Thursday, 24 October 2013

The Devil’s Music: Religion and Rock in the 1950s South

Yesterday, 23rd October 2013, the Centre was pleased to welcome Dr. Randall Stephens (Reader in History at the University of Northumbria) to the second of the Centre’s 2013-2014 seminar series. In what was an engaging and highly insightful talk, Dr. Stephens discussed ‘The Devil’s Music: Religion and Rock in the 1950s South.’ Below is this listener’s brief summary of the lecture.

Monday, October 28th, 1957, and Elvis Presley is about to perform to a packed crowd at the Pan-American Auditorium in Los Angeles. Before going on stage, a member of DIG magazine, marketed as ‘For Teens Only,’ was eager to gain a rise out of Presley during an interview backstage with the question: ‘As the reputed King of Rock 'n Roll, how do you feel about the comments Frank Sinatra made railing Rock 'n Roll enthusiasts as being nothing but a bunch of 'cretinous goons' and the music itself as 'the martial music of every side-burned delinquent on the face of the earth.' Although Presley responded calmly, as Dr. Stephens highlighted, this type of question itself illustrated the perception held by many that rock music was abhorrent. Yet of more interest to Dr. Stephens was Presley’s answer to a follow-up question about why he gyrated on stage as he sang – Presley said, ‘I just sing like they do back home. When I was younger, I always liked spiritual quartets and they sing like that.’ Here was Presley articulating what Dr. Stephens had set out to discover – namely, to understand the important connections between religion and the evolution of rock music in America.

To do so, Dr. Stephens discussed the rise of Pentecostalism in the American South, where believers spoke in unknown tongues, worshipped in free-form churches, and broke down social barriers that had divided traditional Protestants by gathering white and black converts long before desegregation. Gender equality was also a mark of the Pentecostal movement, which according to Dr. Stephens went the way of the ‘horse and cart’ by the 1930s. Nevertheless, the rise of Pentecostalism, with its unique blend of highly energetic and emotive services to spread the word of God – gospel was often combined with various musical instruments during services – had an indelible impact on the character of the South and the childhood of many future rock and roll stars of the 1950s and 60s. Dr. Stephens revisited Presley here, describing how in interview after interview he always mentioned to reporters that he and his family belonged to Memphis’s First Assembly of God church. For example, when speaking to an Associated Press reporter about Pentecostalism, Presley said:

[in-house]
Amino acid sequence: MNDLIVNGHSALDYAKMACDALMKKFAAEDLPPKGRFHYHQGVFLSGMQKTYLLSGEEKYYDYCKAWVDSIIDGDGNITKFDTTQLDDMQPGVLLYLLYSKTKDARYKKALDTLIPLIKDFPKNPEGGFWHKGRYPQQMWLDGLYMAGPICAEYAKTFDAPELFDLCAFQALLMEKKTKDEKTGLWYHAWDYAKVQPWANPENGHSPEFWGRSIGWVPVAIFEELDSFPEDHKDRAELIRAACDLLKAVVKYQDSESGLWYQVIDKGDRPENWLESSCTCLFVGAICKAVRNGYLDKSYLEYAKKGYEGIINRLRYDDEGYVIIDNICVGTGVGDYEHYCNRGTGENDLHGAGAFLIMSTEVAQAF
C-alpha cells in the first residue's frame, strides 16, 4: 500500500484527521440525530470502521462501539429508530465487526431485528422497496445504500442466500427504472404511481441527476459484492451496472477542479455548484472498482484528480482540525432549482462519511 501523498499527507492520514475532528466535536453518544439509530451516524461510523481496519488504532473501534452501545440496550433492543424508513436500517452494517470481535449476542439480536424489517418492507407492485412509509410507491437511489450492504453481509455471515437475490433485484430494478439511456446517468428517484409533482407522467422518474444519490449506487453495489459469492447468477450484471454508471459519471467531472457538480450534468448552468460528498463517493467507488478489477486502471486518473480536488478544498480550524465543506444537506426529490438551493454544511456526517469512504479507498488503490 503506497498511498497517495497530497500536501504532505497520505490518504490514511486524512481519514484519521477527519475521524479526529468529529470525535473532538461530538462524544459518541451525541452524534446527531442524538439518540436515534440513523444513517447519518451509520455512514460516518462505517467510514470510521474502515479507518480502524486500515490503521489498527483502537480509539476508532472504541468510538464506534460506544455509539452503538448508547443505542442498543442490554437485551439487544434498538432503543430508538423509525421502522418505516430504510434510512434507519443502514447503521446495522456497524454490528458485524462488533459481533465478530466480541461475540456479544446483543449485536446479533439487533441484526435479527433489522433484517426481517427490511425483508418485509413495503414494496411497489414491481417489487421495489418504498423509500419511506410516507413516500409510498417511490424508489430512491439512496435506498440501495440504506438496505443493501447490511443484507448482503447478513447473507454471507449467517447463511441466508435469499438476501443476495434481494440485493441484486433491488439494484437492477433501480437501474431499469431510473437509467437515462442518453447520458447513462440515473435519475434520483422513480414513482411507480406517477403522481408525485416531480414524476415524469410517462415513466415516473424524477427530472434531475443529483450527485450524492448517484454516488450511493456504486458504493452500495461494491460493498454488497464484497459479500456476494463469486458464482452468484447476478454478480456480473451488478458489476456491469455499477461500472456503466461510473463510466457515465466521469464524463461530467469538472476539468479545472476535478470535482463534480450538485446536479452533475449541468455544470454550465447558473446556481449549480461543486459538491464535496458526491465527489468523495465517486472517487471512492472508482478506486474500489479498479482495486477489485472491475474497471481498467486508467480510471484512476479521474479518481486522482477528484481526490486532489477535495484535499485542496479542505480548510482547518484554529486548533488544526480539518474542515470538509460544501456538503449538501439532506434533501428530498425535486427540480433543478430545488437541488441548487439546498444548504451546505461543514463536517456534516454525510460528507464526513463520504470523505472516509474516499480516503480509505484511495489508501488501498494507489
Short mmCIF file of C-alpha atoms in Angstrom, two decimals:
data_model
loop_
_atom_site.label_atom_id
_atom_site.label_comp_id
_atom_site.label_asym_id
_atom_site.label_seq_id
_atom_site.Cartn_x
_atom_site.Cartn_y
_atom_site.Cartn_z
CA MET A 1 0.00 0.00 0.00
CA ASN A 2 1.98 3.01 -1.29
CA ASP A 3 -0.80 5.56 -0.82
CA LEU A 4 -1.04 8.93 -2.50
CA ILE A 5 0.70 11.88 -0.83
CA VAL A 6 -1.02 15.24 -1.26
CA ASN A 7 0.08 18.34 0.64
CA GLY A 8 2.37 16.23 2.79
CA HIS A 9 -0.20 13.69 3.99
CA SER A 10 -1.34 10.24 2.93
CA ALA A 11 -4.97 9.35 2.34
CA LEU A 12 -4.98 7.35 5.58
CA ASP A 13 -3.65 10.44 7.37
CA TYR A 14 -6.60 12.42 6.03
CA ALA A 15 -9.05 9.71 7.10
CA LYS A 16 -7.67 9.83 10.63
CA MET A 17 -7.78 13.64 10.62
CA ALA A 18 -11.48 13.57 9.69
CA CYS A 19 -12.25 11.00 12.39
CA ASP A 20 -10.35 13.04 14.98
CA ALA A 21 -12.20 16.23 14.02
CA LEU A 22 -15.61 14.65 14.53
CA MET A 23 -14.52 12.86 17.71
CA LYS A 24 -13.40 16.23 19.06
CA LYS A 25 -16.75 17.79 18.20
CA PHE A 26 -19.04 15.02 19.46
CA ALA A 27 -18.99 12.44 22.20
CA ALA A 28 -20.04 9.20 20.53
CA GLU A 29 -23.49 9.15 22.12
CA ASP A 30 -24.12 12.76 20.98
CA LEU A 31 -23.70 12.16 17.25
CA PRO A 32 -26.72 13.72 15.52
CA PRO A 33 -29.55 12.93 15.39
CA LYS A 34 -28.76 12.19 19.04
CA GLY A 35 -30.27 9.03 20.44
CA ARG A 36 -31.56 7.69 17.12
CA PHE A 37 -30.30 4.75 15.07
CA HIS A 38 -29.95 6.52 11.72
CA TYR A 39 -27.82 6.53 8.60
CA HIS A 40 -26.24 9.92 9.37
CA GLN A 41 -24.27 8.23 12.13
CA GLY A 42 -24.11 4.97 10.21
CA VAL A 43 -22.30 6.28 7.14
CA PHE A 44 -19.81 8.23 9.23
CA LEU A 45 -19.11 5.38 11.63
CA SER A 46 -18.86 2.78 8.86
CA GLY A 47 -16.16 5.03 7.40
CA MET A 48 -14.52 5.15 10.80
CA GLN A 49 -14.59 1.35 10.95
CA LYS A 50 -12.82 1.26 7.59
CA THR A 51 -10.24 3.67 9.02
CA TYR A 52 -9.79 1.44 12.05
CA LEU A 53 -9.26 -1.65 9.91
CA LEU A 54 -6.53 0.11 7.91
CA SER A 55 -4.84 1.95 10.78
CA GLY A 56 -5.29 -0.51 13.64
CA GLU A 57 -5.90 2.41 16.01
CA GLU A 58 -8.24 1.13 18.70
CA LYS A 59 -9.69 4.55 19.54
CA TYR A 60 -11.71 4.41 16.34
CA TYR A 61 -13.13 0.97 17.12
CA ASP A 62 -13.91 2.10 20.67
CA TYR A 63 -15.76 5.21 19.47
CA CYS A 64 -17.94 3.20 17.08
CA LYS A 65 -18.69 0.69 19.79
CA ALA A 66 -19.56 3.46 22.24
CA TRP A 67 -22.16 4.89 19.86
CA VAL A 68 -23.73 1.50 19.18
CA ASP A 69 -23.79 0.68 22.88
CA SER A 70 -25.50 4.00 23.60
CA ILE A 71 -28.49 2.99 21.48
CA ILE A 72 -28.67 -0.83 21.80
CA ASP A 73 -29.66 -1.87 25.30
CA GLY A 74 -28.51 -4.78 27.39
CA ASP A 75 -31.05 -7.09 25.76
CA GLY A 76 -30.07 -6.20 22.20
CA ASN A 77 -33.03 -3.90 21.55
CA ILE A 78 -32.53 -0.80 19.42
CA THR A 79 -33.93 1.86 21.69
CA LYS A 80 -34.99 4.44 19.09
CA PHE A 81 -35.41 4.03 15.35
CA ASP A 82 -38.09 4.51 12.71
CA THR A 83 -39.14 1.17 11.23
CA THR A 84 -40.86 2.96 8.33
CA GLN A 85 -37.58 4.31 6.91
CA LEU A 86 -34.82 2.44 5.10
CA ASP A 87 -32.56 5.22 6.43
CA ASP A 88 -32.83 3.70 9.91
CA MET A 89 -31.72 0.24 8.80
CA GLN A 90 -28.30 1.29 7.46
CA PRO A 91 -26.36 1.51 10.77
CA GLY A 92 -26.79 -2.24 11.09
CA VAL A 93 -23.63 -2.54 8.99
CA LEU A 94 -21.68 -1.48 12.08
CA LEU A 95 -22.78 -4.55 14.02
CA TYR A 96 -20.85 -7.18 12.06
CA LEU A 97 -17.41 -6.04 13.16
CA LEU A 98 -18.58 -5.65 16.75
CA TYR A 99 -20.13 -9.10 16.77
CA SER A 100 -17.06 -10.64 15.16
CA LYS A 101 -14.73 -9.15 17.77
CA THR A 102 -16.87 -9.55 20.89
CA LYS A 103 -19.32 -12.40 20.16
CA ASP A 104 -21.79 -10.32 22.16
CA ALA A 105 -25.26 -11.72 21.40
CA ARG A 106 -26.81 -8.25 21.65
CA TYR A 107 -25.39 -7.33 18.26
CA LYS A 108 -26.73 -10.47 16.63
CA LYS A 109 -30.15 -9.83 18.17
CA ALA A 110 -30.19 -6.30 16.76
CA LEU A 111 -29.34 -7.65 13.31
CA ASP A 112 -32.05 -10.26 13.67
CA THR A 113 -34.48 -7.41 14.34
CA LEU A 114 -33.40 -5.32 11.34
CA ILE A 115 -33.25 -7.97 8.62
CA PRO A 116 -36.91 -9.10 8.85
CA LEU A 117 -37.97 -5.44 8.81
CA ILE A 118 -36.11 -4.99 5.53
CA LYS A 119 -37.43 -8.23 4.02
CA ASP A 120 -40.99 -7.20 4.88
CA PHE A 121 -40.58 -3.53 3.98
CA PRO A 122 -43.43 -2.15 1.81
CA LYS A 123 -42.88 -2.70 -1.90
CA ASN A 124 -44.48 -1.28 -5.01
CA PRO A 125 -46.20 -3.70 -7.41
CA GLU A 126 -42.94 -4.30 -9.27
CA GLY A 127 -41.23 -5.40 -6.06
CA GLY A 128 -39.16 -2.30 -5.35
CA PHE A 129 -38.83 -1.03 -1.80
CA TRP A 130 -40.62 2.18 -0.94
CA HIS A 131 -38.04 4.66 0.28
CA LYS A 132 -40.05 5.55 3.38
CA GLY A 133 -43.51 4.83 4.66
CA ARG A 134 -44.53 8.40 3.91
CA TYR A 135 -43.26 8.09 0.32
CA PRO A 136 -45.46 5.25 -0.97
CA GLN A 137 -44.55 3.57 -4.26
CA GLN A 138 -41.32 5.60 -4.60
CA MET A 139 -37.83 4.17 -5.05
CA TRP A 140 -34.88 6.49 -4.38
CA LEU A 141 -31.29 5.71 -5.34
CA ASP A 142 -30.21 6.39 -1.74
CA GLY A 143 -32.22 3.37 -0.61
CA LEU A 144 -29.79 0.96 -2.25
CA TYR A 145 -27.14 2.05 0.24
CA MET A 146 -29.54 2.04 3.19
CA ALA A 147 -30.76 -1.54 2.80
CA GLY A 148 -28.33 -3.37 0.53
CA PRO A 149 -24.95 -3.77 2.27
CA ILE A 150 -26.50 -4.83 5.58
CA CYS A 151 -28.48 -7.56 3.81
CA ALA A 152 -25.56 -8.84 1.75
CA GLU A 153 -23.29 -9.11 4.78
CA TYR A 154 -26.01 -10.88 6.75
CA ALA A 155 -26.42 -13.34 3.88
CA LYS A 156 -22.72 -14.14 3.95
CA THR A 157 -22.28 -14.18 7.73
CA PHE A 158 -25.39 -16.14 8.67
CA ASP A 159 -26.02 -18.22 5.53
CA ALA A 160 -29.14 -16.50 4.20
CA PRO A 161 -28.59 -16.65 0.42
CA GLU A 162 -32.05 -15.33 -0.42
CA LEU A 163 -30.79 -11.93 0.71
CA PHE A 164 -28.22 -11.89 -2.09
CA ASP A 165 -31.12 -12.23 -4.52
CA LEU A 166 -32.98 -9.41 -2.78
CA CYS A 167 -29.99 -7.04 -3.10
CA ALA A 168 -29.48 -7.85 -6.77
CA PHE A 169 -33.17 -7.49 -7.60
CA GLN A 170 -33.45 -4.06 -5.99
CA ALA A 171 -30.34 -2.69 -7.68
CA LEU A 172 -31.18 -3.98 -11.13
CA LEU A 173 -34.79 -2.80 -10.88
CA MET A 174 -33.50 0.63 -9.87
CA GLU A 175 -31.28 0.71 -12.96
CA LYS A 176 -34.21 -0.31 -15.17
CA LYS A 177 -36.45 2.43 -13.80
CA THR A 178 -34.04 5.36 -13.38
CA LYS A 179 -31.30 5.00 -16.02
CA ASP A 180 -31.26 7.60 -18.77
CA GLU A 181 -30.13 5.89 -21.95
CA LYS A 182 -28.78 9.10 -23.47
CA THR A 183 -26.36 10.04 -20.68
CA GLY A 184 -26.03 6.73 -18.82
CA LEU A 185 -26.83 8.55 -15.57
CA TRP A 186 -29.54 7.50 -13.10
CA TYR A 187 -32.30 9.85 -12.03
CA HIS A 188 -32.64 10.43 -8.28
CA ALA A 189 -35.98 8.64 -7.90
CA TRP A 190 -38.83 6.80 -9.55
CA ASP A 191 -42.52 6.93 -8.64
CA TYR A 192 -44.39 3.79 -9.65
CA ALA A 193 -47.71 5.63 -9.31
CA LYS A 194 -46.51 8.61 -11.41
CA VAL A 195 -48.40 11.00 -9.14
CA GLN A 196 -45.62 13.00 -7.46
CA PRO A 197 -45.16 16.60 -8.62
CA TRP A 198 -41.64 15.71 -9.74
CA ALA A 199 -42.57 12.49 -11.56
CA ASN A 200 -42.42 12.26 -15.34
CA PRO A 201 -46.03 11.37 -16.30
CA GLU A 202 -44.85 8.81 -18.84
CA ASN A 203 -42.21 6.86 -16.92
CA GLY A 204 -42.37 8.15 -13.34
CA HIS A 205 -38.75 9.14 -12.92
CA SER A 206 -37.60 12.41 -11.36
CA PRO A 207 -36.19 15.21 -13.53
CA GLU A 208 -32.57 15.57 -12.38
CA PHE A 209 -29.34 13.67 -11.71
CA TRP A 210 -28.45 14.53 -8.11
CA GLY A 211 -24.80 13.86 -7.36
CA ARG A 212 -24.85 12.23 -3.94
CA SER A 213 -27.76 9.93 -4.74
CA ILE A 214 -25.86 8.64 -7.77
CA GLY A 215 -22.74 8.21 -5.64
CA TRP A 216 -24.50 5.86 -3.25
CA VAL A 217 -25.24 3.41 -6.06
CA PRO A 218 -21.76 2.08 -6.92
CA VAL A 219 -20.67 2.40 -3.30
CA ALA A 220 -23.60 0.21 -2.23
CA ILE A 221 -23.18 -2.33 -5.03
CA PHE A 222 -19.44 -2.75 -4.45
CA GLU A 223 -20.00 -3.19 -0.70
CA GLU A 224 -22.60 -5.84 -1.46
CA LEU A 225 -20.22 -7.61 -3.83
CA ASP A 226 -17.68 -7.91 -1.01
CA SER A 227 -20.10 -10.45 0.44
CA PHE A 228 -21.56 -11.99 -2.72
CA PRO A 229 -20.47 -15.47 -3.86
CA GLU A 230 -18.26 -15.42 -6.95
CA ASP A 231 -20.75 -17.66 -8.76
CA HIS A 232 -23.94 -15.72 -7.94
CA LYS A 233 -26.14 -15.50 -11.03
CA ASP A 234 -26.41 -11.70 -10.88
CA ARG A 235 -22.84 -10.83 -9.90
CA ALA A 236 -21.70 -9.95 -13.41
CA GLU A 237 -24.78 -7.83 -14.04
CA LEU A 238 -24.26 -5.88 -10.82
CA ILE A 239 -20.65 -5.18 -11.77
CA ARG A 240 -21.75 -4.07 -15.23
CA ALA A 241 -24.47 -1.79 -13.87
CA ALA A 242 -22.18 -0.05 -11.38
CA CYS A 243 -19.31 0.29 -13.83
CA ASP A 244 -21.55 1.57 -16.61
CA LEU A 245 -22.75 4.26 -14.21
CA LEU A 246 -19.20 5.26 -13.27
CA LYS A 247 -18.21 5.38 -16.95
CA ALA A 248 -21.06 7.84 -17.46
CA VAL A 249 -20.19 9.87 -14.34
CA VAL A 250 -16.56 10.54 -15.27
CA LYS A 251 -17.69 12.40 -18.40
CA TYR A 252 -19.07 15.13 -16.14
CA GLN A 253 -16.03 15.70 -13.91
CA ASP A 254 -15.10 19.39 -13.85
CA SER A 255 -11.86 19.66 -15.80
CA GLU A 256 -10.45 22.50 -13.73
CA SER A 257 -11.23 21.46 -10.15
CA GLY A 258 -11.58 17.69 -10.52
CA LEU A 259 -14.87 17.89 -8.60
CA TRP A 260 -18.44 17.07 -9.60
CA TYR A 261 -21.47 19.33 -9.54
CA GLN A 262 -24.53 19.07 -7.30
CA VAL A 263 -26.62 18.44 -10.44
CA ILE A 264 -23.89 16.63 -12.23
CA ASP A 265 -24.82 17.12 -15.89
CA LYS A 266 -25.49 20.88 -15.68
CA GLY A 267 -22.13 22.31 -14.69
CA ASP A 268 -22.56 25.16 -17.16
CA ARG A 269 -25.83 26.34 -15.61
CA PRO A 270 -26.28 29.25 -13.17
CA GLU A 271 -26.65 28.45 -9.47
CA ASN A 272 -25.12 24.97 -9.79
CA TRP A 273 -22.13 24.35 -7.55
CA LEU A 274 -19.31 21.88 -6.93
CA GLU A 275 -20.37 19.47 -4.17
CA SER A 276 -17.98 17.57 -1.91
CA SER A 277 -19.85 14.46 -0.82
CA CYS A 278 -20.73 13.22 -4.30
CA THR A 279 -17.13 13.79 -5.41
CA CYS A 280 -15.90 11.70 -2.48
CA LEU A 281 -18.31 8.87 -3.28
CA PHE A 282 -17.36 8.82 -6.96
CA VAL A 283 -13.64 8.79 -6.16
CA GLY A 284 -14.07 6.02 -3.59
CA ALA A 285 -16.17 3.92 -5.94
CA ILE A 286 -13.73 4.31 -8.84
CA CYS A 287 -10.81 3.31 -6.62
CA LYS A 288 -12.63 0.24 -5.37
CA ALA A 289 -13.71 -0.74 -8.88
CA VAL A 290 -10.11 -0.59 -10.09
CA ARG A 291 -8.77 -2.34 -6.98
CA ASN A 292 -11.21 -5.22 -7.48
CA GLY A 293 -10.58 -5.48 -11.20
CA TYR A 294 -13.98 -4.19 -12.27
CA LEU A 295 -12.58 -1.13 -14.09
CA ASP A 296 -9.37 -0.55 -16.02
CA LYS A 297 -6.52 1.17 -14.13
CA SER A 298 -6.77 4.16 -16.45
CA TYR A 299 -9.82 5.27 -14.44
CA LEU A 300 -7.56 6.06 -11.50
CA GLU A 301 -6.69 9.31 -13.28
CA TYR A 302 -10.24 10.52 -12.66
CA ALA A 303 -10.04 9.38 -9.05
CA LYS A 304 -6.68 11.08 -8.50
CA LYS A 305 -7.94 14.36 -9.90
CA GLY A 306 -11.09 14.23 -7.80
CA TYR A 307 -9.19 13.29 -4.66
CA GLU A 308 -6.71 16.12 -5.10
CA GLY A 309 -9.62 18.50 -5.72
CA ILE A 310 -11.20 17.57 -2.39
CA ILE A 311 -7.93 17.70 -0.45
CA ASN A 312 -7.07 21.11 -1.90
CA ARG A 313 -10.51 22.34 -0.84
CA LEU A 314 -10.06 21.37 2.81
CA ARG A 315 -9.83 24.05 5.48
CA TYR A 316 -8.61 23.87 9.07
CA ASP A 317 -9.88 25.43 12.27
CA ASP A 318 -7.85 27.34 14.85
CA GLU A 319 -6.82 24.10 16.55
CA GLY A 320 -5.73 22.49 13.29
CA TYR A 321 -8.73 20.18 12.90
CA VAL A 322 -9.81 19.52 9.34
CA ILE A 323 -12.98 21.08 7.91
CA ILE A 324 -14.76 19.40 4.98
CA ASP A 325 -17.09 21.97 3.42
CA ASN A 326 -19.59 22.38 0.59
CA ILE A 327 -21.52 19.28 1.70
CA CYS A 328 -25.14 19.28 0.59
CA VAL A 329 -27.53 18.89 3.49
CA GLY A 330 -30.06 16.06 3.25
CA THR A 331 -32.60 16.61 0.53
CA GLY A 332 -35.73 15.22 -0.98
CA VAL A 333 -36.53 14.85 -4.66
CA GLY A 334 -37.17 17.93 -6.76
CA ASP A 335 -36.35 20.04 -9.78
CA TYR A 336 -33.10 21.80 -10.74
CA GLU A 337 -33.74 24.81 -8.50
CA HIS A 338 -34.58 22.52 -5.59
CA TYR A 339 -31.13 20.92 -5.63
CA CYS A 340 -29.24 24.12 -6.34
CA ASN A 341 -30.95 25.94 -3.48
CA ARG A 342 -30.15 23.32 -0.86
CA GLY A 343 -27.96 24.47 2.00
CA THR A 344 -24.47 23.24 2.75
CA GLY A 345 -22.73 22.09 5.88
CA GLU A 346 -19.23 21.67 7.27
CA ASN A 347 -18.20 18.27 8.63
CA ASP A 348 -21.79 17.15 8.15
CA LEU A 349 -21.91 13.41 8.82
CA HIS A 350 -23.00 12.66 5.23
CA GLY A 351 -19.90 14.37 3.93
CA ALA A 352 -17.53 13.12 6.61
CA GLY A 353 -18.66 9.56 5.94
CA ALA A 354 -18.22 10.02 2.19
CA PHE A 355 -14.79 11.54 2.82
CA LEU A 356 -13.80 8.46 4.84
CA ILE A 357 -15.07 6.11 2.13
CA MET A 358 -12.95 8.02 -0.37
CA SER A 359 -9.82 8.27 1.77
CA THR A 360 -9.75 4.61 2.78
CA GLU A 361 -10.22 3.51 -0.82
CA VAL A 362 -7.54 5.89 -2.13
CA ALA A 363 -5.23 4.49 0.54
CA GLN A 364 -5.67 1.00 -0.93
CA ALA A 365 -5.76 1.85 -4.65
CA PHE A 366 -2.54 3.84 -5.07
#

We used to go to these religious singins all the time. There were these singers, perfectly fine singers, but nobody responded to ‘em. Then there were these other singers – the leader wuz a preacher – and they cut up all over the place, jumpin’ on the piano, movin’ every which way. The audience liked ‘em. I guess I learned from them singers.

According to Dr. Stephens, uninhibited Pentecostalism gave Presley ideas about music and performance. Indeed, he was often called the ‘evangelist’ by his inner circle of friends. Nevertheless, many in the American South did not appreciate his borrowing of sacred music for secular ends.

As Dr. Stephens highlighted, many of Presley's records were condemned as wicked by Pentecostal preachers, warning congregations to keep ‘heathen’ rock and roll music out of their homes and away from their children's ears. Likewise, White Supremacist groups, such as the White Citizen’s Council called rock and roll ‘jungle music’, ‘Congo rhythms’, and ‘animalistic.’ Thus, with these perceptions fuelling the rock and roll backlash, programmers announced they would not play Presley's music on their radio stations due to religious convictions that his music was ‘devil music’ and to racist beliefs that it was ‘negro music.’

Dr. Stephens then discussed the Pentecostal roots of various other singers at the time – James Brown, Little Richard, Jerry Lee Lewis, and Johnny Cash to name a few – to further reinforce his argument that religion had a massive influence on the rise of rock and roll in the South. Indeed, in the career of many of these stars, a duality between religion and the sins associated with rock and roll plagued them. Dr. Stephens played an excerpt of an intriguing conversation between Jerry Lee Lewis and Sam Phillips at Sun Records to illustrate this. This is attached here.

In closing, Dr. Stephens highlighted how his talk was part of a wider project in which he examines the relationship of rock music to American Christianity, beginning with Pentecostals who took to the new genre — Elvis Presley, Jerry Lee Lewis, Johnny Cash, and others — and ending with the advent of Christian rock in the 1970s. In his lecture, he mixed history, politics, religion, and music to provide a detailed picture of the South in the 1950s. Moreover, by highlighting the role of religion in rock and roll, Dr. Stephen helps us to understand the dynamic ways in which religion influenced the South in a number of ways outside of the church walls. In what was an informative and well attended lecture, Dr. Stephens unravelled the interesting roots of religion in the lives of many famous rock and roll stars – many of whom are more often associated with debauchery.
By Joe Ryan-Hume
PGR at the University of Glasgow

The Centre’s seminar series continues with Prof. Ivy Schweitzer (Dartmouth College) ‘More Pleasurable Reading We’re Not Doing: Louisa May Alcott’s Little Women.’ This is part of the 'English and American Literature Lecture Series', co-sponsored by the Centre, and will be held on Thursday 7th November in Room 202, 4 University Gardens, at 5:15pm. All very welcome!

Friday, 18 October 2013

Careless People: F. Scott Fitzgerald and Inventing The Great Gatsby